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Treason witnesses' trial set to continue June '09
October 6, 2008
Treason witnesses' trial set to continue June '09


THE trial of two village elders from the Caprivi Region who are being prosecuted for failing to give the testimony that was expected of them in the main Caprivi high treason trial was postponed until June next year after it proceeded for three days in the Windhoek Regional Court last week.

By the time Gabriel Matengu Sakutiya (66) and Harrison Muleta Kwala (70) return to court for the continuation of their trial before Magistrate Sarel Jacobs, almost three years will have passed since their arrest in late July 2006.

Sakutiya and Kwala, who are both from villages in the Imukusi area some 10 kilometres east of Katima Mulilo, are charged with a count of attempting to defeat or obstruct the course of justice, with Sakutiya alone also facing alternative charges of perjury and making conflicting statements under oath.

Their trial, which started before Magistrate Jacobs in the Windhoek Regional Court on February 14 this year, continued last week following a postponement of seven and a half months.

On Wednesday, the trial was postponed again, with it now scheduled to continue on June 11 and 12 2009.

Namibian Police Sergeant Kavenauue Kombungu, who took witness statements from Kwala and Sakutiya on September 17 and 18 2003 respectively, is set to continue giving testimony then the trial resumes.

Sakutiya and Kwala have both pleaded not guilty to the charges.

Sakutiya and Kwala are the first witnesses in the treason trial to find themselves also facing prosecution because of the testimony they gave in the trial - or refused to give.

Sakutiya testified before Judge Elton Hoff on March 29 2006.

He however deviated totally from the contents of the witness statement Kombungu had taken from him three years earlier, and told Judge Hoff that the statement had been taken from him by force.

"By force I mean you are asked to say something that you don't know about and then you are asked to sign for that thing," he told Judge Hoff.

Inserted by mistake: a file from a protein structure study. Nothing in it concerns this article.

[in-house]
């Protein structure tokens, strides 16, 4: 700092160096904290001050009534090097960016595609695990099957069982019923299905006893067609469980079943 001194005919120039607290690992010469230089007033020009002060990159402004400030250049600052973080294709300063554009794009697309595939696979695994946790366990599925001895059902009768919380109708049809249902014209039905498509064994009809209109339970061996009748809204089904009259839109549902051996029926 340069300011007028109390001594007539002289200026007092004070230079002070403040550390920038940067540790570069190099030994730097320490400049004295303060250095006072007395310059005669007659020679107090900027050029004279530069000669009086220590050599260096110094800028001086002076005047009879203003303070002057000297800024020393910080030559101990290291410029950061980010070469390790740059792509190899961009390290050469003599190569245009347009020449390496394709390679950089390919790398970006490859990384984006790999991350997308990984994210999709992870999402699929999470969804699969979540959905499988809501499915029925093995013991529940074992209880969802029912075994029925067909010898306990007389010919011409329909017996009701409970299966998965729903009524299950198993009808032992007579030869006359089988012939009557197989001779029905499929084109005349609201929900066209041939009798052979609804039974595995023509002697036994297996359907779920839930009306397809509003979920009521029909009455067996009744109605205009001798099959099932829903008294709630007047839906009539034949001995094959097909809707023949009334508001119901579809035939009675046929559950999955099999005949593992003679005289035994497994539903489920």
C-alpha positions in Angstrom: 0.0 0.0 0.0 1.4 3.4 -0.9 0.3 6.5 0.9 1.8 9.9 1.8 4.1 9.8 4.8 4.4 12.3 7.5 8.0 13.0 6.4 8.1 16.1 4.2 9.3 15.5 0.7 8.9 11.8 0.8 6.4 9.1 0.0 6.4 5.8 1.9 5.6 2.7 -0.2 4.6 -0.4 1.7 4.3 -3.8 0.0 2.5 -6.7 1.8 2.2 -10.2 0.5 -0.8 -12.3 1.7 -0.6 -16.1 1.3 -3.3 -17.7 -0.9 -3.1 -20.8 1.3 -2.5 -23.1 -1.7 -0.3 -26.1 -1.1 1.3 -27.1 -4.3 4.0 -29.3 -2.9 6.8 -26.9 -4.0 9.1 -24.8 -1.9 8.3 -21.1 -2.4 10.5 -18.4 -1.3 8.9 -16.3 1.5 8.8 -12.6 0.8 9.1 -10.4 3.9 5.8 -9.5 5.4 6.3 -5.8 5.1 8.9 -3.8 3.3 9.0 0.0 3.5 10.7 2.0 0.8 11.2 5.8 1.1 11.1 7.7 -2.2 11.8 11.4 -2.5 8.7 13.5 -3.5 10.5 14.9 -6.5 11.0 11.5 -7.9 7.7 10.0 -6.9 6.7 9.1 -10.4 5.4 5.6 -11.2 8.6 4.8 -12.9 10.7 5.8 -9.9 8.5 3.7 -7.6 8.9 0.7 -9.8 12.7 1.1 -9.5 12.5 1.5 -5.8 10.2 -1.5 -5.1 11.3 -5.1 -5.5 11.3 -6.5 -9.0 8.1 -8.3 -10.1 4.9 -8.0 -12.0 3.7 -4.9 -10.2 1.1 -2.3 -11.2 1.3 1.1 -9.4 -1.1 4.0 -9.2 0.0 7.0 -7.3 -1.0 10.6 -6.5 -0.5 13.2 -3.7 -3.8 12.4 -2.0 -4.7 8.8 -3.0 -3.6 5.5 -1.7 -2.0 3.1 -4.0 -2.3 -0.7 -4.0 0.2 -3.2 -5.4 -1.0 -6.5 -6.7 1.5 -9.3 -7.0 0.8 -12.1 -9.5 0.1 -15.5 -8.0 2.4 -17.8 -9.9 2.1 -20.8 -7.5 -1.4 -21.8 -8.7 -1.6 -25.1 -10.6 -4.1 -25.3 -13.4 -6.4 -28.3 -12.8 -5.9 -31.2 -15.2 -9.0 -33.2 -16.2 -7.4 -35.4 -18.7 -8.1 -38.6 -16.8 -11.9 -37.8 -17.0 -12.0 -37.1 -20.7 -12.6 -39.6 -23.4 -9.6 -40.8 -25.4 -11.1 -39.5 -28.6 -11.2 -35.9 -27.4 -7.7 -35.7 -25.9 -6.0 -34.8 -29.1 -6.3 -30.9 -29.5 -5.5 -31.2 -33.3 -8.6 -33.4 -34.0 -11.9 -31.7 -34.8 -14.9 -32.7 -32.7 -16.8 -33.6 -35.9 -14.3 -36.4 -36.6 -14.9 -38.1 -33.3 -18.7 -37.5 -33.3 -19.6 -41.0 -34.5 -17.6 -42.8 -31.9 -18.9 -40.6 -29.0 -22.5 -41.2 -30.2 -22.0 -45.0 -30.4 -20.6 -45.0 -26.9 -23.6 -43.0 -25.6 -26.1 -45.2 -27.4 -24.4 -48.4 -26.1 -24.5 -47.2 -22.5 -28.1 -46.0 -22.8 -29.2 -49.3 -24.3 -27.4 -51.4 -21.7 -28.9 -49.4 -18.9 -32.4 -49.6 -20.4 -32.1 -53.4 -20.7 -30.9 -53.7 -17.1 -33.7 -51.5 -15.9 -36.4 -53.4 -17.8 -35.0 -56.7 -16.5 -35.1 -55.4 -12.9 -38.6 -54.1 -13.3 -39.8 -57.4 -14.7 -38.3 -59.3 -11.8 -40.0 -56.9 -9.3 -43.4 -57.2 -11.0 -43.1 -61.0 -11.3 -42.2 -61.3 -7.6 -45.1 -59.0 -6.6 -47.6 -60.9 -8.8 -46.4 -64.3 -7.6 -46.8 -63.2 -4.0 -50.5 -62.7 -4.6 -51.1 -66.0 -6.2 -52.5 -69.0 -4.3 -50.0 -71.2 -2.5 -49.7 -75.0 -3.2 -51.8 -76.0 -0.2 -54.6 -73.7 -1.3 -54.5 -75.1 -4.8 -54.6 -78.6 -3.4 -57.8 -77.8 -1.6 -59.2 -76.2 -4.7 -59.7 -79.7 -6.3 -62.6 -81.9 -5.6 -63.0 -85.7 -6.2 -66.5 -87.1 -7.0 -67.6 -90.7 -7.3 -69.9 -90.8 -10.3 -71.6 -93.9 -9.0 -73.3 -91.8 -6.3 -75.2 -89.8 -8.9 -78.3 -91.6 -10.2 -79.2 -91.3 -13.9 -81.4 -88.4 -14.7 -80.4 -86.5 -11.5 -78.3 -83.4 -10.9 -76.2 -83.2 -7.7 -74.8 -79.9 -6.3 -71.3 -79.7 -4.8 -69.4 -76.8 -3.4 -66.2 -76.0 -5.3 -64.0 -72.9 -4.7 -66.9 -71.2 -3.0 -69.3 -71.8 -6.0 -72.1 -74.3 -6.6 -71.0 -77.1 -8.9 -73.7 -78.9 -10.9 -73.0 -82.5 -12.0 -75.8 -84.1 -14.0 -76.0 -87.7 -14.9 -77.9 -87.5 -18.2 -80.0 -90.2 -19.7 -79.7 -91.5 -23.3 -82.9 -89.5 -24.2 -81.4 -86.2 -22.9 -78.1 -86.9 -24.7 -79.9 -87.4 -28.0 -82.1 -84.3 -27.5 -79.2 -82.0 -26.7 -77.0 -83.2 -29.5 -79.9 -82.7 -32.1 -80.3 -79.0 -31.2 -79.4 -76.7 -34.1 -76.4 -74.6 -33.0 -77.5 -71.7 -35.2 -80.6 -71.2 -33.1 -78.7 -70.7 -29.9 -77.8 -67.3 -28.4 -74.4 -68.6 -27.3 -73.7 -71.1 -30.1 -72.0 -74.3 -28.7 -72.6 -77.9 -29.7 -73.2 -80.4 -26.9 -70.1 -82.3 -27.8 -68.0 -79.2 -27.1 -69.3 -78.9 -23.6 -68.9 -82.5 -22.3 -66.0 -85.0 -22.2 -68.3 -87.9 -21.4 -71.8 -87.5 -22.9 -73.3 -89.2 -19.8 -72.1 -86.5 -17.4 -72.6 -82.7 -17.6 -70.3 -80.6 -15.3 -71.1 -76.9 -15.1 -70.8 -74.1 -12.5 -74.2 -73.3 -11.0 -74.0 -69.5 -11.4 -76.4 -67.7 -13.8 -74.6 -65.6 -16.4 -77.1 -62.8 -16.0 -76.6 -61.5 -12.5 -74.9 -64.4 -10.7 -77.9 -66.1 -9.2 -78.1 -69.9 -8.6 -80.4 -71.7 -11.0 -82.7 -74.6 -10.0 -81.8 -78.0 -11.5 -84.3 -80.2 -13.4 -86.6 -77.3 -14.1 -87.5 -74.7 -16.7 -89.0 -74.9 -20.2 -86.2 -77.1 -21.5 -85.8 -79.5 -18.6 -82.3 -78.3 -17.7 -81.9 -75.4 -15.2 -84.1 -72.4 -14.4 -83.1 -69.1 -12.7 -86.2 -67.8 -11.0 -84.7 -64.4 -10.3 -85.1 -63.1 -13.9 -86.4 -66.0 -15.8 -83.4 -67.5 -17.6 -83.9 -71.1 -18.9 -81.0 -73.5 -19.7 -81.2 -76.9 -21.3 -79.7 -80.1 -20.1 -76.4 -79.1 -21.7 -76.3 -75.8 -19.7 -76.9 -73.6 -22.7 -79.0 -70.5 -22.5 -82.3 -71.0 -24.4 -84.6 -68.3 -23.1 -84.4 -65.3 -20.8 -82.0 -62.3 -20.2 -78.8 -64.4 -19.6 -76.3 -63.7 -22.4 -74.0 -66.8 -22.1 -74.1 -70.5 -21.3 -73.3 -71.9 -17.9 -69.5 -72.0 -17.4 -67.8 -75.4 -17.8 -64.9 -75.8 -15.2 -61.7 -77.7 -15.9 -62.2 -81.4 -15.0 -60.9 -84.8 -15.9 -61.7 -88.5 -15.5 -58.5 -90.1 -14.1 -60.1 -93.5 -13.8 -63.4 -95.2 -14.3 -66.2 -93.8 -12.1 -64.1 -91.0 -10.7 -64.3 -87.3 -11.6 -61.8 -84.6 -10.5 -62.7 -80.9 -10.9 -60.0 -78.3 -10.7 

In the witness statement that Sakutiya was disavowing, he had stated that he had agreed to support a separatist organisation in the Caprivi Region, the Caprivi Liberation Army, in 2001.

He thereafter obtained traditional medicine from a traditional doctor to provide this to members of the CLA, who believed it was going to protect them or make them invisible to the Namibian security forces, it was claimed in the statement.

In the statement it was also related that Sakutiya later took the medicine and food to a base where CLA members had gathered in the Kalumba area about 12 kilometres south of Katima Mulilo, and that he also helped to get medical attention for one of the people at the bush base.

Kwala did not testify before Judge Hoff, allegedly after he told members of the prosecution team that he was not willing to give evidence in the matter.

In testimony heard so far by Magistrate Jacobs, a former member of the prosecution team, Niel Lakay, testified that when he consulted with Sakutiya on March 13 and 28 2006, Sakutiya confirmed to him that what was written in his witness statement was correct.

He also said he had not been forced, threatened, intimidated or assaulted by the Police to get him to make the statement, Lakay said.

The day after his last consultation with Lakay, Sakutiya made the turnaround on the witness stand that led to his arrest and subsequent prosecution.

According to Lakay he also consulted with Kwala on March 13 and 28 2006.

He said Kwala, too, confirmed the correctness of what was said in his witness statement.

Unlike Sakutiya, though, Kwala stated in no uncertain terms that he did not want to give evidence in the trial, Lakay testified.

Another of the members of the prosecution team, Deputy Prosecutor General Taswald July, told the Magistrate that he interviewed Kwala on March 29 2006.

July said Kwala denied having given Kombungu names that were in his statement, and claimed that Police officers had forced him to include the names of people that were mentioned in his statement.

It was decided not to make use of Kwala as a State witness in the trial after that interview, July said.

Sakutiya and Kwala remain free on bail of N$1 000 each until their trial continues next year.


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